In this narrative, agency lies with the Sunni religious rulers and scholars who impinge on philo-‘Alid specifics, such as veneration for the household of Muhammad, to appropriate the best of that theology and discard the remainder as sectarian dross. But the writings of a good number of Shi‘i scholars of the fourteenth and the fifteenth centuries shows that the traffic in Sufi supra-confessionalism was as hectic among Shi‘i Sufis as it was for their Sunni brethren. The writings of the eminent theologian Sayyid Ḥaydar Āmulī (d. after 1385) is a case in point. According to Āmulī, a Muslim who combines sharia with ṭarīqa and ḥaqīqa is at once a Sufi and a true Shi‘i who has mastered the balance between the exoteric and esoteric demands of Islam and eschews both the literalist creed of the jurists and the antinomian proclivities of radical groups. (Kohlberg 1989)
Farhad Daftary has pointed to the very same in Ismaili teachings from the fifteenth century. The admonitions of Imam Mustanṣir bi’llah of Anjidan (d. 1480), for one example, begin with the sharī‘at/ṭarīqat/ḥaqīqat model, depicting ḥaqiqat as the inner essence of sharia that is attained via the spiritual path or ṭarīqat. (Daftary 2022) Similarly organized is Muḥaqqiq Bīdgulī’s (d. 1679-80) Riyādh ‘al-ārifīn wa minhāj al-sālikīn, which divides the components of the sharī‘at/ṭarīqat/ḥaqīqat model into eight gardens (riyādh) that are subdivided into streams (nahr), springs (shu‘bah) and sprinklings (rashḥa) to guide the believer on the path of spiritual inquiry—a conciliation between the piety-minded and those inclined to a personal divine experience or illumination. (Muḥaqqiq Bīdgulī 2016) Such examples abound.
That the religious landscape of the Persophone zone was drastically altered in the period between the Mongol invasions and the coming of the Safavids originally leaders of a Sufi movement is self-evident. Rather than a migration from the Sunni to the Shi‘i creed, however, it is a plethora of supra-confessional pieties that catalyzed religious change and by extension, political transformation. Apart from the Sufi supra-confessional strand, one could cite the Mughal emperor Akbar’s (r. 1555-1605) celebrated dīn-i ilāhī, or true religion, which pivoted around the principle of universal conciliation, the Nuqtawī creed of Maḥmūd Pasīkhānī (d. 1427), as well as the India based Ādhar-Kayvānī school. (Sheffield 2022) Equally emblematic of the new pieties is the politically active and apocalyptic Ḥurūfiyya (Lettrist) movement founded by Faḍl Allāh Astrābādī, who claimed to have received the full meaning of Muhammad’s message in a revelation and was executed for this and other such innovative beliefs by the Tīmūrid governor of Azerbaijan in 1394. Although considered a heresy and decried in mainstream historical sources, the innovation in the Ḥurūfī creed were, for the most part adoptions of Shi‘i tenets. (Mir-Kasimov 2014)
Supra-confessionalism is attested even in faraway Khotan in the sixteenth century, where according to Rian Thum sectarianism was largely absent, and Hanafi Khotanese prayed at purported tombs of ‘Alid imams. Against the conventional grain that sees lingering vestiges of a proto-Shi‘ism in Khotan, Thum suggests that the sacred geography there is “a fantastic example of the inability of doctrinal differences alone to create sectarianism or confessionalism.” (Thum 2022, 641).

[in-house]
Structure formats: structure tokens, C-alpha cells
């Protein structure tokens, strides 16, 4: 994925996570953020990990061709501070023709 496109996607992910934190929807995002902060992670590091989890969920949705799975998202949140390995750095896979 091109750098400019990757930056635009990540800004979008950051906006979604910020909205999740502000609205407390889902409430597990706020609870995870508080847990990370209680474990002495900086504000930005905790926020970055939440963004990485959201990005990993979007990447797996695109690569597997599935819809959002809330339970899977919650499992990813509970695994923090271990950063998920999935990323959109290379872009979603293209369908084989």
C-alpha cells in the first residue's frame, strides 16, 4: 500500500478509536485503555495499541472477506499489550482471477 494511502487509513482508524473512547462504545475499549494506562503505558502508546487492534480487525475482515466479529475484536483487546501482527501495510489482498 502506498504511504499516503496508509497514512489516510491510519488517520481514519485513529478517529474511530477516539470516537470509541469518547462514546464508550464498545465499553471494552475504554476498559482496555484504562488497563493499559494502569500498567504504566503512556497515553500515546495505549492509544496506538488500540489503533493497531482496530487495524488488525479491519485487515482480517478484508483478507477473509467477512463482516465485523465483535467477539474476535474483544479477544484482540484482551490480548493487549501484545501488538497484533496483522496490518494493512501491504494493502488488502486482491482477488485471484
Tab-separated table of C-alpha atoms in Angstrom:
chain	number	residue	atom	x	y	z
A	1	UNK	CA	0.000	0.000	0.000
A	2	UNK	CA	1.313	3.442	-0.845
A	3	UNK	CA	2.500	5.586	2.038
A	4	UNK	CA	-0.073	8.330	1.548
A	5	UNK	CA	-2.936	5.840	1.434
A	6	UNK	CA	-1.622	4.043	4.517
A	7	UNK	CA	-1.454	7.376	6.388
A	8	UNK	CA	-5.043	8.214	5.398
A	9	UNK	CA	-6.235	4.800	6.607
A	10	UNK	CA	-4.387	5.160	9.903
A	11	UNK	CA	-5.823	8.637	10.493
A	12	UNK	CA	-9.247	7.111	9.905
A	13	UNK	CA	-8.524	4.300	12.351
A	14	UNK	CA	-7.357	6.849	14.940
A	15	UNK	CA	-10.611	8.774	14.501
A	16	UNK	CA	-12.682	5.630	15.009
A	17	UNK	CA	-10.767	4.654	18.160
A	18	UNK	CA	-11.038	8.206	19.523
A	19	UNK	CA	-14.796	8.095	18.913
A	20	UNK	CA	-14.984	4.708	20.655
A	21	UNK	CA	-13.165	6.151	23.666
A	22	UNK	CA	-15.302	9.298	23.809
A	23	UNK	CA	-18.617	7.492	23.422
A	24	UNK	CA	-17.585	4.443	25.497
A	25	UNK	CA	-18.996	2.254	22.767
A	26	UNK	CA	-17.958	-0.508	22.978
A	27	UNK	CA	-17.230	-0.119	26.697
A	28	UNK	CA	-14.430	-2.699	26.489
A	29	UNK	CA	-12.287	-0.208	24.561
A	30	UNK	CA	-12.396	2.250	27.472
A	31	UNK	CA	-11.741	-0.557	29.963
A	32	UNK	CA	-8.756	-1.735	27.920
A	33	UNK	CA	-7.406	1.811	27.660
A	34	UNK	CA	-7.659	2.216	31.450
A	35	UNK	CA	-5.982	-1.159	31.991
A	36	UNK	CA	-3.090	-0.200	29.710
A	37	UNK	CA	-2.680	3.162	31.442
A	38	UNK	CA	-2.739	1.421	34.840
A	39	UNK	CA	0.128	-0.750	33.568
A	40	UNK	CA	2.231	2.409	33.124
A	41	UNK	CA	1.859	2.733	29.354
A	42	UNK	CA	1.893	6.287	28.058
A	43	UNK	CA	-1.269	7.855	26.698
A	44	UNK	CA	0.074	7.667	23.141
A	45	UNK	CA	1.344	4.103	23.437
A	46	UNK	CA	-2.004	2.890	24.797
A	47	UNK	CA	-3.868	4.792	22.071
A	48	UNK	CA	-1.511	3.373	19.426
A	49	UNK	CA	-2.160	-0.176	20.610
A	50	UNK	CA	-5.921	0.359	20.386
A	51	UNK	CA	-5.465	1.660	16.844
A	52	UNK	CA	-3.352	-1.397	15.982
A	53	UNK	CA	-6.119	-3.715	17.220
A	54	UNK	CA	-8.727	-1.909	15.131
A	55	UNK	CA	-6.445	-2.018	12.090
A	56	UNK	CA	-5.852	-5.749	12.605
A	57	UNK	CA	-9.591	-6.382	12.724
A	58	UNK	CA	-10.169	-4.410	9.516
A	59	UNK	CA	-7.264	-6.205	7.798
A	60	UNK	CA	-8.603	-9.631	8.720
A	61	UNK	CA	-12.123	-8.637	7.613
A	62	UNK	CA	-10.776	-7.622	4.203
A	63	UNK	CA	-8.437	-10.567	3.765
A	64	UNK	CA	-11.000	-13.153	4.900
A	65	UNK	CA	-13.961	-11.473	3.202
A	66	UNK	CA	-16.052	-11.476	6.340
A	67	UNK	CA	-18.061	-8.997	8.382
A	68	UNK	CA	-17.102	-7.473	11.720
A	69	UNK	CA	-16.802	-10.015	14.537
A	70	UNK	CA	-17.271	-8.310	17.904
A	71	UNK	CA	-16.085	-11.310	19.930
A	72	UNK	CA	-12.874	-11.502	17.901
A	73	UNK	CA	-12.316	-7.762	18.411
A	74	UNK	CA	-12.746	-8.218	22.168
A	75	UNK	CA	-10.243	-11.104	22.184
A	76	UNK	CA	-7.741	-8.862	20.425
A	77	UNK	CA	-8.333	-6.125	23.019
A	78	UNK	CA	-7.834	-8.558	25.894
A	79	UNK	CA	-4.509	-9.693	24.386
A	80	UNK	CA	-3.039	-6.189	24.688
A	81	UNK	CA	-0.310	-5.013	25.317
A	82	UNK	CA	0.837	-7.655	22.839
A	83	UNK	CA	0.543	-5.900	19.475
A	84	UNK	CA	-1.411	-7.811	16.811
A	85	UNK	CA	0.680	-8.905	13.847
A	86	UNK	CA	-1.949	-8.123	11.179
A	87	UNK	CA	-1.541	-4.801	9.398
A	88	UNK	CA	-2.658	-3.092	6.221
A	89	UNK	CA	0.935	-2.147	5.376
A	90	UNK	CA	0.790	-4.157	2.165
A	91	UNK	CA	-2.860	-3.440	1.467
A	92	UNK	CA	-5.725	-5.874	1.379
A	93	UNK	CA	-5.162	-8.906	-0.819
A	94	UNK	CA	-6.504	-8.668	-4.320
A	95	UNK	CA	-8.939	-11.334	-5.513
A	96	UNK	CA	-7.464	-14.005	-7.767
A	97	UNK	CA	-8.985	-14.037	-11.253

Academic interest in early modern supra-confessionalism that dominated in Iran and the Persophone zone is on the rise, even if not in this specific formulation. Significantly, it differs from public non-confessional acts in the eleventh and twelfth centuries, such as shrine visitation, (Mulder 2019) or marriage alliances with leading Shi‘i families. (Yavari 2018)
Much work remains to be done and the above is only one part of a larger project on religious change as the marker of early modern Iranian history, which in many ways catalyzed the Islamic revolution of 1979. The new pieties that marked early modern history in Iran and the Persophone zone, and to varying degrees in other parts of the Islamic world, (Christmann 2007) may have been short-lived, but they also begat modern identities and in the longer run, new nations. (Reinhard Schulze, “Islam and the Global History of Secularity” (lecture, Conference on “Secularities – Patterns of Distinction, Paths of Differentiation,” presented at the HCAS “Multiple Secularities – Beyond the West, Beyond Modernities,” Leipzig, October 5, 2018). What is genuinely at stake in recasting the religious history of the early modern Islamic world is not simply a call for new, improved labels, a cleverly angulated composite noun to supplant ‘syncretistic,’ ‘hybrid,’ or ‘synthesis.’ Rather, the hope is for a paradigm of religious change that is not restricted to a spectrum stretching from Sunnism to Shi‘ism, along which pieties of dazzling variety may be plotted. The new pieties of the early modern period demand not just a thorough revision of how the history of Sufi movements and practices is studied, and a reevaluation of categories and concepts used to differentiate religious movements and identities, but also a rethinking of Islamic history in the context of global history. Even if convergence between various parts of the early modern world—in both what came before early modernity and what came after it— remains elusive, a comparative approach to religious change may help illuminate global currents that defy easy categorization and, crucially, predate the empire-building impulse that for many early modernists sculpts their era from what came before it. A gradual move—in both the Islamic and Christian worlds— from broad “schools” of law as well as what their proponents dismissed as myriads of weird heterodoxies, to the later, sixteenth and seventeenth centuries and the murkier world of boutique sects in small enclaves, is one such global current.
 Secularity is an unspoken concept, but not in the same way that religion is regarded by some as a modern construct; see the distinctions raised in Carlin A. Barton and Daniel Boyarin, “What You Can See When You Stop Looking for What Isn’t There,” in Imagine No Religion: How Modern Abstractions Hide Ancient Realities, (New York: Fordham University Press, 2017), pp. 1-12. Barton and Boyarin provide a useful contrast with the views expressed by Sita Steckel and Roy Mottahedeh, cited below.